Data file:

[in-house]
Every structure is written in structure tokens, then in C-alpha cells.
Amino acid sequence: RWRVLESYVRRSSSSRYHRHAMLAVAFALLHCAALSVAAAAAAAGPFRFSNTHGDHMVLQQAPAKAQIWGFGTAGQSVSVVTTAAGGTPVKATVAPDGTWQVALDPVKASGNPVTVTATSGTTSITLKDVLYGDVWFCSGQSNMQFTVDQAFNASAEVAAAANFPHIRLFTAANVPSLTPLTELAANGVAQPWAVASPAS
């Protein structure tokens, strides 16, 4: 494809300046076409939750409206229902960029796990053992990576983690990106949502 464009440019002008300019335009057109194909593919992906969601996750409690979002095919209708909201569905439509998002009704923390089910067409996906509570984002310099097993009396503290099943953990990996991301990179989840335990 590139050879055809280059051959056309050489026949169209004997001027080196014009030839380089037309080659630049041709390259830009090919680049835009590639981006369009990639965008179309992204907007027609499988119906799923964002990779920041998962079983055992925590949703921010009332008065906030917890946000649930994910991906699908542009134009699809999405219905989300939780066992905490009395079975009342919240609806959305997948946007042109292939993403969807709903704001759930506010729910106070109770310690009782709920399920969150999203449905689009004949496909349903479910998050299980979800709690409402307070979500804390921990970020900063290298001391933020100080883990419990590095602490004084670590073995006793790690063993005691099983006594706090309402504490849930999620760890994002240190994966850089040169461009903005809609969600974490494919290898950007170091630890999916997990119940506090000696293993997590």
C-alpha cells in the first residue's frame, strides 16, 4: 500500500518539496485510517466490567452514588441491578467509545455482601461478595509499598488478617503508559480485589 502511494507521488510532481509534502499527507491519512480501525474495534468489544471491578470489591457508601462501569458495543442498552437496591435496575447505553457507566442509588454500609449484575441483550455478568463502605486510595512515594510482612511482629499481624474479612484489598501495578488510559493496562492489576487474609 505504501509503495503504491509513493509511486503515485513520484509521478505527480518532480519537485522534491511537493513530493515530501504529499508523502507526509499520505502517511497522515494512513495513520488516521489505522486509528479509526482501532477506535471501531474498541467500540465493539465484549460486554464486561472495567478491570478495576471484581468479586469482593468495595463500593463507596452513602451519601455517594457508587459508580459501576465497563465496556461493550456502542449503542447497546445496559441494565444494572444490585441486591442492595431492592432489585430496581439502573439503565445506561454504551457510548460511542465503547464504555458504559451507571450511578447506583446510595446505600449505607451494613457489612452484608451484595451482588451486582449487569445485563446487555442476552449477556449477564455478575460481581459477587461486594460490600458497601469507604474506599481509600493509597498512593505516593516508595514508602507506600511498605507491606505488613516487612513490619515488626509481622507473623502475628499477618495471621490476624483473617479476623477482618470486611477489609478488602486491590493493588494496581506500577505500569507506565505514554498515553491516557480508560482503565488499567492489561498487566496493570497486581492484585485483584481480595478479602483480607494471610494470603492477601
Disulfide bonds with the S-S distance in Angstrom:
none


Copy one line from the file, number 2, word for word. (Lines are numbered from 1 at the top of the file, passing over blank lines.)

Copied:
Every structure is written in structure tokens, then in C-alpha cells.